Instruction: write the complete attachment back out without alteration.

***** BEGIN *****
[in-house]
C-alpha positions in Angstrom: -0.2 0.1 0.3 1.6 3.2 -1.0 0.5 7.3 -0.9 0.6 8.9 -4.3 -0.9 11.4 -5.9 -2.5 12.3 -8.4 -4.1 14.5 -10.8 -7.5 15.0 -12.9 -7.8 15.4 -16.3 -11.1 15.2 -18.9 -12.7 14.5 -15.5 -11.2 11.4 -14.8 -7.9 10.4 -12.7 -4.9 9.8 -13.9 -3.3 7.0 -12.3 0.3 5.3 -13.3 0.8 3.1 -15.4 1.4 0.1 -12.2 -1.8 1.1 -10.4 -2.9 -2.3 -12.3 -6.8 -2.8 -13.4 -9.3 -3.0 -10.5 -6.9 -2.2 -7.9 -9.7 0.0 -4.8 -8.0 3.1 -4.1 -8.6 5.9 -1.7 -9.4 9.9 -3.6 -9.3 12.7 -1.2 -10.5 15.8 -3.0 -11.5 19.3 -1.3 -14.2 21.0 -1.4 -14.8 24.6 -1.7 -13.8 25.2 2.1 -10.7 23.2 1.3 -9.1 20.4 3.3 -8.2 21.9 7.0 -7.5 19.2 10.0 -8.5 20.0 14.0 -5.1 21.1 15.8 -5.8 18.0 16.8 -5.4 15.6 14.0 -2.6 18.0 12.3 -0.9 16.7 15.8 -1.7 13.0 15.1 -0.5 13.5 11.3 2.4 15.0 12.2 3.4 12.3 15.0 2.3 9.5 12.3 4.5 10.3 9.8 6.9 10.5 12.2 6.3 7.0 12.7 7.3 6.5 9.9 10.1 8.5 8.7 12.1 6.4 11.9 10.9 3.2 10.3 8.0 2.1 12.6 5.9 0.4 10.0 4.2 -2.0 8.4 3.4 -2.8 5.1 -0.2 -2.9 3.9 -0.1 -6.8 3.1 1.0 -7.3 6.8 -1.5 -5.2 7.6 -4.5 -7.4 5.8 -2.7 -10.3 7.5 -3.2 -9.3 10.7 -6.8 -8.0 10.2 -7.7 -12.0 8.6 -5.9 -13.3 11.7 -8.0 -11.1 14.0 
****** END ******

[in-house]
C-alpha positions in Angstrom: -0.2 0.1 0.3 1.6 3.2 -1.0 0.5 7.3 -0.9 0.6 8.9 -4.3 -0.9 11.4 -5.9 -2.5 12.3 -8.4 -4.1 14.5 -10.8 -7.5 15.0 -12.9 -7.8 15.4 -16.3 -11.1 15.2 -18.9 -12.7 14.5 -15.5 -11.2 11.4 -14.8 -7.9 10.4 -12.7 -4.9 9.8 -13.9 -3.3 7.0 -12.3 0.3 5.3 -13.3 0.8 3.1 -15.4 1.4 0.1 -12.2 -1.8 1.1 -10.4 -2.9 -2.3 -12.3 -6.8 -2.8 -13.4 -9.3 -3.0 -10.5 -6.9 -2.2 -7.9 -9.7 0.0 -4.8 -8.0 3.1 -4.1 -8.6 5.9 -1.7 -9.4 9.9 -3.6 -9.3 12.7 -1.2 -10.5 15.8 -3.0 -11.5 19.3 -1.3 -14.2 21.0 -1.4 -14.8 24.6 -1.7 -13.8 25.2 2.1 -10.7 23.2 1.3 -9.1 20.4 3.3 -8.2 21.9 7.0 -7.5 19.2 10.0 -8.5 20.0 14.0 -5.1 21.1 15.8 -5.8 18.0 16.8 -5.4 15.6 14.0 -2.6 18.0 12.3 -0.9 16.7 15.8 -1.7 13.0 15.1 -0.5 13.5 11.3 2.4 15.0 12.2 3.4 12.3 15.0 2.3 9.5 12.3 4.5 10.3 9.8 6.9 10.5 12.2 6.3 7.0 12.7 7.3 6.5 9.9 10.1 8.5 8.7 12.1 6.4 11.9 10.9 3.2 10.3 8.0 2.1 12.6 5.9 0.4 10.0 4.2 -2.0 8.4 3.4 -2.8 5.1 -0.2 -2.9 3.9 -0.1 -6.8 3.1 1.0 -7.3 6.8 -1.5 -5.2 7.6 -4.5 -7.4 5.8 -2.7 -10.3 7.5 -3.2 -9.3 10.7 -6.8 -8.0 10.2 -7.7 -12.0 8.6 -5.9 -13.3 11.7 -8.0 -11.1 14.0 